Nastasia Paul-Gera, Save the Children Fellow
West Showa, Ethiopia
May 13, 2013
I visited West Showa, Ethiopia, in October 2012 as a Princeton in Africa Fellow for Gender for the Save the Children, Ethiopia Country Program.
The Sponsorship program works extensively across West Showa, and adolescent mothers are among its beneficiaries. The program’s primary beneficiaries are children, but work with these young mothers acknowledges that girls and boys do not live in a vacuum. Children of adolescent parents are at higher risk of health complications, as well as academic failure. Interventions that target children can’t afford to ignore their mothers and fathers, who play a critical role in children’s physical and social development.
Ethiopia is one of seven countries that account for half of the 8 million children born to adolescents every year. Studies show that these mothers face a higher risk of physical and social disadvantages. Moreover, they are frequently school drop-outs and are at higher risk of exploitation and abuse.
To help them, the Sponsorship program began an Adolescent Mothers’ Group in West Showa, with approximately 30 participants. The group is a forum for discussions about reproductive health, life skills, self esteem, family planning, and HIV/Aids, among other subjects. Participants in the group have studied up to 3rd grade – or not at all. The small room they work in is set up like a classroom and adolescent mothers, with their young children in their arms, sit together and, guided by a curriculum, discuss these issues.
One of the topics the mothers discussed during my visit was hygiene. They stated that hygiene and water management are the responsibility of women and girls. Interestingly, they mentioned that, once a girl is in school, her domestic responsibilities will lessen and she has a greater chance of staying in school. However, if she leaves, she is responsible for all household activities. The mothers also discussed reproductive health, a taboo topic prior to the formation of the group. Through the course of the curriculum, the women will explore family planning, sexually transmitted diseases and child spacing.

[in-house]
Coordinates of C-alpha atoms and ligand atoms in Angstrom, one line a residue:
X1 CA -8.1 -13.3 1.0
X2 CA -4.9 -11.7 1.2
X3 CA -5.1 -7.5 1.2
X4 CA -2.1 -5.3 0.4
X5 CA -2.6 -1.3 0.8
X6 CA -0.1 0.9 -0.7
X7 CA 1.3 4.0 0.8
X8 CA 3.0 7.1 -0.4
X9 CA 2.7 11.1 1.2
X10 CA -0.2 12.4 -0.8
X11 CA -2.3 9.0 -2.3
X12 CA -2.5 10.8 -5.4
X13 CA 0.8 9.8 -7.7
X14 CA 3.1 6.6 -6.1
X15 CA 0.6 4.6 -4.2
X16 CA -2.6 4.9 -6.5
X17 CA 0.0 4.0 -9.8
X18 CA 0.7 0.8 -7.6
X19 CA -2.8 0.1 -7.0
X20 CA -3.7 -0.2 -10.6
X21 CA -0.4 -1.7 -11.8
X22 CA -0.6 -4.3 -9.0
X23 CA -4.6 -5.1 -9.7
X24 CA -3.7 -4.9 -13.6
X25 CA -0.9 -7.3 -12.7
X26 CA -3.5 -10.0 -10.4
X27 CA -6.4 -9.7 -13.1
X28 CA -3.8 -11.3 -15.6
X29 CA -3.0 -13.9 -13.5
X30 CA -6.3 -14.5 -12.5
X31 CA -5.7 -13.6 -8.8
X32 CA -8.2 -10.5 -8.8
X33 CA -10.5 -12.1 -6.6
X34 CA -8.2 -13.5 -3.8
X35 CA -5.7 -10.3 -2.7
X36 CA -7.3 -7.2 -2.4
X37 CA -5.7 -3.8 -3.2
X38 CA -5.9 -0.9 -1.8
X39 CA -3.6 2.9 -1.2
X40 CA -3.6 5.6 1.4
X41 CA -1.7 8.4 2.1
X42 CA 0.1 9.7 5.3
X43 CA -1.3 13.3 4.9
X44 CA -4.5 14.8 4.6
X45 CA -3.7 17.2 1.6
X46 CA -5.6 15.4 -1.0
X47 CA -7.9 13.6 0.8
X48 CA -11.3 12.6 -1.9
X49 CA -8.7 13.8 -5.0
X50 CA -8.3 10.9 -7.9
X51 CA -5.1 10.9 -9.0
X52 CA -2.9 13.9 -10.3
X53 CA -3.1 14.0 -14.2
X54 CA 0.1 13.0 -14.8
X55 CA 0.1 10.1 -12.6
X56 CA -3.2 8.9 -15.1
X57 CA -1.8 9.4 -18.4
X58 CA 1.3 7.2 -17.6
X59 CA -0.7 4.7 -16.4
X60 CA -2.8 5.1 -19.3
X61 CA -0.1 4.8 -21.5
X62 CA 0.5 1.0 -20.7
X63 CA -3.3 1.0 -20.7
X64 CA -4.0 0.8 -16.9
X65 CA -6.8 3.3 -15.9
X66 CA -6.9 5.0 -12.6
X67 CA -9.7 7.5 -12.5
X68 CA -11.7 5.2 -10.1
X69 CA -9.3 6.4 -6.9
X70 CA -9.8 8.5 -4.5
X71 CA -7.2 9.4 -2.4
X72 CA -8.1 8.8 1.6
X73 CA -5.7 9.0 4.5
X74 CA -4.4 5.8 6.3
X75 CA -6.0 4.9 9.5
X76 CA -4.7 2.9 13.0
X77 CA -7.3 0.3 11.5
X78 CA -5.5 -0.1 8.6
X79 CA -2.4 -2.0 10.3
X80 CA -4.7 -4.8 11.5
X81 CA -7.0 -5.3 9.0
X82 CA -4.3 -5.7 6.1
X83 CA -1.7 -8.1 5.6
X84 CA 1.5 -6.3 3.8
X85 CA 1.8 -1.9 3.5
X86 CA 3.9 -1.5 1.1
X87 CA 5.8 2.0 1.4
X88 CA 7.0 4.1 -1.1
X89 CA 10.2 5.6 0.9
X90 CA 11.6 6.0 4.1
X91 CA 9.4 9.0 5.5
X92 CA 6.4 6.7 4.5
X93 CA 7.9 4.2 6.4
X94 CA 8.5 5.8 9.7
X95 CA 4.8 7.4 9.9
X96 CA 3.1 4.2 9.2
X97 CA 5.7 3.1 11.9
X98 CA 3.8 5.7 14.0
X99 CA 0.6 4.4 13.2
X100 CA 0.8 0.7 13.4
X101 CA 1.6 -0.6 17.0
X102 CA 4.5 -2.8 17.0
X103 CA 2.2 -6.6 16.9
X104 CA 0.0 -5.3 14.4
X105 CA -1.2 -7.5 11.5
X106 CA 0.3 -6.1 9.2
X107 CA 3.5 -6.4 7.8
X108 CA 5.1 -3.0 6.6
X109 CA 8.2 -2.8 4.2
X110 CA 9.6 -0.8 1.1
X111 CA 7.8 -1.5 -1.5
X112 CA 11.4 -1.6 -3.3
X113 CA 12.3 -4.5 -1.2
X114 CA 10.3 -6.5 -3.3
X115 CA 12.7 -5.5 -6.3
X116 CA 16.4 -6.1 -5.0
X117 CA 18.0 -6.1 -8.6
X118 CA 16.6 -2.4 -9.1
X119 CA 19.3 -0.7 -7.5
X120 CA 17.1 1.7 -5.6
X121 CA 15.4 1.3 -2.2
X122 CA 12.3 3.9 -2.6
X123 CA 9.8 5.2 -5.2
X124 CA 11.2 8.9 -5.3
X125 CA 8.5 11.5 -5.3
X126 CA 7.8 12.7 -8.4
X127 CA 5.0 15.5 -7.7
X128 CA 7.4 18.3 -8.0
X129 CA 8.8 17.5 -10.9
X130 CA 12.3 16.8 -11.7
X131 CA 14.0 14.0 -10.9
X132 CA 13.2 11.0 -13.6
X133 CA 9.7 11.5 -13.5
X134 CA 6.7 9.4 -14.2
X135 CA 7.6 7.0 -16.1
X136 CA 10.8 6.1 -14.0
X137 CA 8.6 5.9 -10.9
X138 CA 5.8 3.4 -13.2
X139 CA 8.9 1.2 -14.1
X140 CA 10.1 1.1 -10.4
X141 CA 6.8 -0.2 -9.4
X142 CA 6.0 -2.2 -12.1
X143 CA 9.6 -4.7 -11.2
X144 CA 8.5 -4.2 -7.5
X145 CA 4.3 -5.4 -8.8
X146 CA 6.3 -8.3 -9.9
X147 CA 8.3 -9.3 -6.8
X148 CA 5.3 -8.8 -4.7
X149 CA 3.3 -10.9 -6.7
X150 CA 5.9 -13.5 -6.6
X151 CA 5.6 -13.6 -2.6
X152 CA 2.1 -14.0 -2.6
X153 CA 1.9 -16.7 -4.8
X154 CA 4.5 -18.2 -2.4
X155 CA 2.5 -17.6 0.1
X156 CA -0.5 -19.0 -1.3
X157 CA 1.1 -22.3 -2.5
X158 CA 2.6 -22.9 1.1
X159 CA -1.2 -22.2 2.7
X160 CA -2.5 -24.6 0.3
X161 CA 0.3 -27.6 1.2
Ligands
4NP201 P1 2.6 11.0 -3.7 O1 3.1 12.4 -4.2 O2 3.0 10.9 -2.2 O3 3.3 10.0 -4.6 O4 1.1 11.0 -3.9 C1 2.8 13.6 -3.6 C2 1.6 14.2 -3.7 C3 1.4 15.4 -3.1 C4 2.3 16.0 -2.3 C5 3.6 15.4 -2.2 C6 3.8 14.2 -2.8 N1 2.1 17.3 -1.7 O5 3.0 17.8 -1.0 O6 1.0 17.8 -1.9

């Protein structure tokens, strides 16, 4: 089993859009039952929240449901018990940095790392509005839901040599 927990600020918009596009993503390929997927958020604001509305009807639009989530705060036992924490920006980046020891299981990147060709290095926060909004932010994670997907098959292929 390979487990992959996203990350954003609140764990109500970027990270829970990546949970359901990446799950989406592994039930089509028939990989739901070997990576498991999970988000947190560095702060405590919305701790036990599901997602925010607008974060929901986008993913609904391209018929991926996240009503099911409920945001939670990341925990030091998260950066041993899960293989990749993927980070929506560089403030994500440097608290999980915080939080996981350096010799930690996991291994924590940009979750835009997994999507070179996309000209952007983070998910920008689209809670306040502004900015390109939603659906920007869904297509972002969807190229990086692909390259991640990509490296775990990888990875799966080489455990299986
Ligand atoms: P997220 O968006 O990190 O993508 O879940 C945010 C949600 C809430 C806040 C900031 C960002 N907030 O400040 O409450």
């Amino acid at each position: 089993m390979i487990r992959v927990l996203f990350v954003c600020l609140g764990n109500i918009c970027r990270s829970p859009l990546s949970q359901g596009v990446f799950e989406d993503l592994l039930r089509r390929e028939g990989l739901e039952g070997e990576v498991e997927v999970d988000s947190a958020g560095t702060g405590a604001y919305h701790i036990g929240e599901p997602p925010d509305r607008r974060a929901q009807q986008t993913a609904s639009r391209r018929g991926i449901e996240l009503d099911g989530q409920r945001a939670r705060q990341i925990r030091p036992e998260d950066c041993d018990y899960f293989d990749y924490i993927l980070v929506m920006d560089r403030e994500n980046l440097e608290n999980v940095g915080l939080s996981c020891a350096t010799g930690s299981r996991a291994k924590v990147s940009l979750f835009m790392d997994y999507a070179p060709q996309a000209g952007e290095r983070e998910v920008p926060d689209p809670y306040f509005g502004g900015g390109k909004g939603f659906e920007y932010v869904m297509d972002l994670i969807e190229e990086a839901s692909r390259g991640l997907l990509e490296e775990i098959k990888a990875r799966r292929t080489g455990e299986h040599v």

The two final topics discussed during my visit were female genital cutting (FGM/C) and abductions, both extremely common practices. The young mothers stated that girls are often cut without their parents’ consent, so practitioners of FGM/C are an important entry point for efforts to eradicate the practice. Abductions, they stated, are also extremely common. Girls are frequently abducted and raped on their way to and from school and, given the cultural taboo that forbids these young girls from returning to their parents’ home, they are forced to marry the men who raped them. Community leaders are an important entry point to challenging the practice.
The adolescent mothers I met were undoubtedly sensitive to the gender-related challenges in their community and to the actions needed to address the challenges. They are already playing a role in re-shaping harmful community practices, primarily through information-dissemination to community members. They recommended expanding child-to-child programming, as well as involving men in some of the discussions. Yes, these young women are a vulnerable, marginalized and frequently ignored group, but they are also a resource with the capacity to bring about great positive change within their communities. The Adolescent Mothers Group helps address their vulnerabilities, while capitalizing on their abilities.
According to one group member, “We are different from our mothers who were dominated by our fathers. We are also decision makers.”
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